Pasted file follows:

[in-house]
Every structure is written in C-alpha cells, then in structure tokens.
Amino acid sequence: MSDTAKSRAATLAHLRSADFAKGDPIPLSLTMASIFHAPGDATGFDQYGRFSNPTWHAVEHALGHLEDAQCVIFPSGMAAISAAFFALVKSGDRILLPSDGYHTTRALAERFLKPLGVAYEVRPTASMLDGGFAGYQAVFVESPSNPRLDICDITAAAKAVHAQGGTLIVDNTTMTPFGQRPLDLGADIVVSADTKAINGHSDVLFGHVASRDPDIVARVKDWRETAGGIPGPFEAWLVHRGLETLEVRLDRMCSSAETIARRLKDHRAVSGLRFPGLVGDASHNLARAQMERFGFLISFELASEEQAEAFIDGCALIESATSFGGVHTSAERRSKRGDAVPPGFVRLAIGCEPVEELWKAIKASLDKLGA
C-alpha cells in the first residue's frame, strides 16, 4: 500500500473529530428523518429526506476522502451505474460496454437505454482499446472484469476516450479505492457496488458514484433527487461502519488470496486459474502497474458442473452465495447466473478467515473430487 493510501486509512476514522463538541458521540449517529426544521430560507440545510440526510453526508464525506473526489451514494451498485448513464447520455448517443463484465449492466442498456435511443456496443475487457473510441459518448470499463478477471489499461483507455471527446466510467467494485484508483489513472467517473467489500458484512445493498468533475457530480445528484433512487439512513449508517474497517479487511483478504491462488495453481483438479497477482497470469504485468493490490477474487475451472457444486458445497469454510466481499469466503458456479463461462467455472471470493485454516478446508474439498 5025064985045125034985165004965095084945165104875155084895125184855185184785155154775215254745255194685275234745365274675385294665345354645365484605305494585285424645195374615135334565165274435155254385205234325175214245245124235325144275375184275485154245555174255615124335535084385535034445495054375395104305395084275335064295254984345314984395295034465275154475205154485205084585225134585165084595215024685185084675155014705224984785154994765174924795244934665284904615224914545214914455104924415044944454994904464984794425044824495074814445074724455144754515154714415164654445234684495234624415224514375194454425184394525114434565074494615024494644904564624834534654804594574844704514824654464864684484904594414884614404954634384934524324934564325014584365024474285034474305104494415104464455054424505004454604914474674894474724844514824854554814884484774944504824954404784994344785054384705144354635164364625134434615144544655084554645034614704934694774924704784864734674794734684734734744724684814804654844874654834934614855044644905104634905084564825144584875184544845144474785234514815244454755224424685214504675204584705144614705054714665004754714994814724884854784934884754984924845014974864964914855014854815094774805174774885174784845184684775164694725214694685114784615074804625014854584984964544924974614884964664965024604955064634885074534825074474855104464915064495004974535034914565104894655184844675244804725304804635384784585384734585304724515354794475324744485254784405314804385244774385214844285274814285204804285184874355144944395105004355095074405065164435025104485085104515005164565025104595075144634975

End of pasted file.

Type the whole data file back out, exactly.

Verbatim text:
[in-house]
Every structure is written in C-alpha cells, then in structure tokens.
Amino acid sequence: MSDTAKSRAATLAHLRSADFAKGDPIPLSLTMASIFHAPGDATGFDQYGRFSNPTWHAVEHALGHLEDAQCVIFPSGMAAISAAFFALVKSGDRILLPSDGYHTTRALAERFLKPLGVAYEVRPTASMLDGGFAGYQAVFVESPSNPRLDICDITAAAKAVHAQGGTLIVDNTTMTPFGQRPLDLGADIVVSADTKAINGHSDVLFGHVASRDPDIVARVKDWRETAGGIPGPFEAWLVHRGLETLEVRLDRMCSSAETIARRLKDHRAVSGLRFPGLVGDASHNLARAQMERFGFLISFELASEEQAEAFIDGCALIESATSFGGVHTSAERRSKRGDAVPPGFVRLAIGCEPVEELWKAIKASLDKLGA
C-alpha cells in the first residue's frame, strides 16, 4: 500500500473529530428523518429526506476522502451505474460496454437505454482499446472484469476516450479505492457496488458514484433527487461502519488470496486459474502497474458442473452465495447466473478467515473430487 493510501486509512476514522463538541458521540449517529426544521430560507440545510440526510453526508464525506473526489451514494451498485448513464447520455448517443463484465449492466442498456435511443456496443475487457473510441459518448470499463478477471489499461483507455471527446466510467467494485484508483489513472467517473467489500458484512445493498468533475457530480445528484433512487439512513449508517474497517479487511483478504491462488495453481483438479497477482497470469504485468493490490477474487475451472457444486458445497469454510466481499469466503458456479463461462467455472471470493485454516478446508474439498 5025064985045125034985165004965095084945165104875155084895125184855185184785155154775215254745255194685275234745365274675385294665345354645365484605305494585285424645195374615135334565165274435155254385205234325175214245245124235325144275375184275485154245555174255615124335535084385535034445495054375395104305395084275335064295254984345314984395295034465275154475205154485205084585225134585165084595215024685185084675155014705224984785154994765174924795244934665284904615224914545214914455104924415044944454994904464984794425044824495074814445074724455144754515154714415164654445234684495234624415224514375194454425184394525114434565074494615024494644904564624834534654804594574844704514824654464864684484904594414884614404954634384934524324934564325014584365024474285034474305104494415104464455054424505004454604914474674894474724844514824854554814884484774944504824954404784994344785054384705144354635164364625134434615144544655084554645034614704934694774924704784864734674794734684734734744724684814804654844874654834934614855044644905104634905084564825144584875184544845144474785234514815244454755224424685214504675204584705144614705054714665004754714994814724884854784934884754984924845014974864964914855014854815094774805174774885174784845184684775164694725214694685114784615074804625014854584984964544924974614884964664965024604955064634885074534825074474855104464915064495004974535034914565104894655184844675244804725304804635384784585384734585304724515354794475324744485254784405314804385244774385214844285274814285204804285184874355144944395105004355095074405065164435025104485085104515005164565025104595075144634975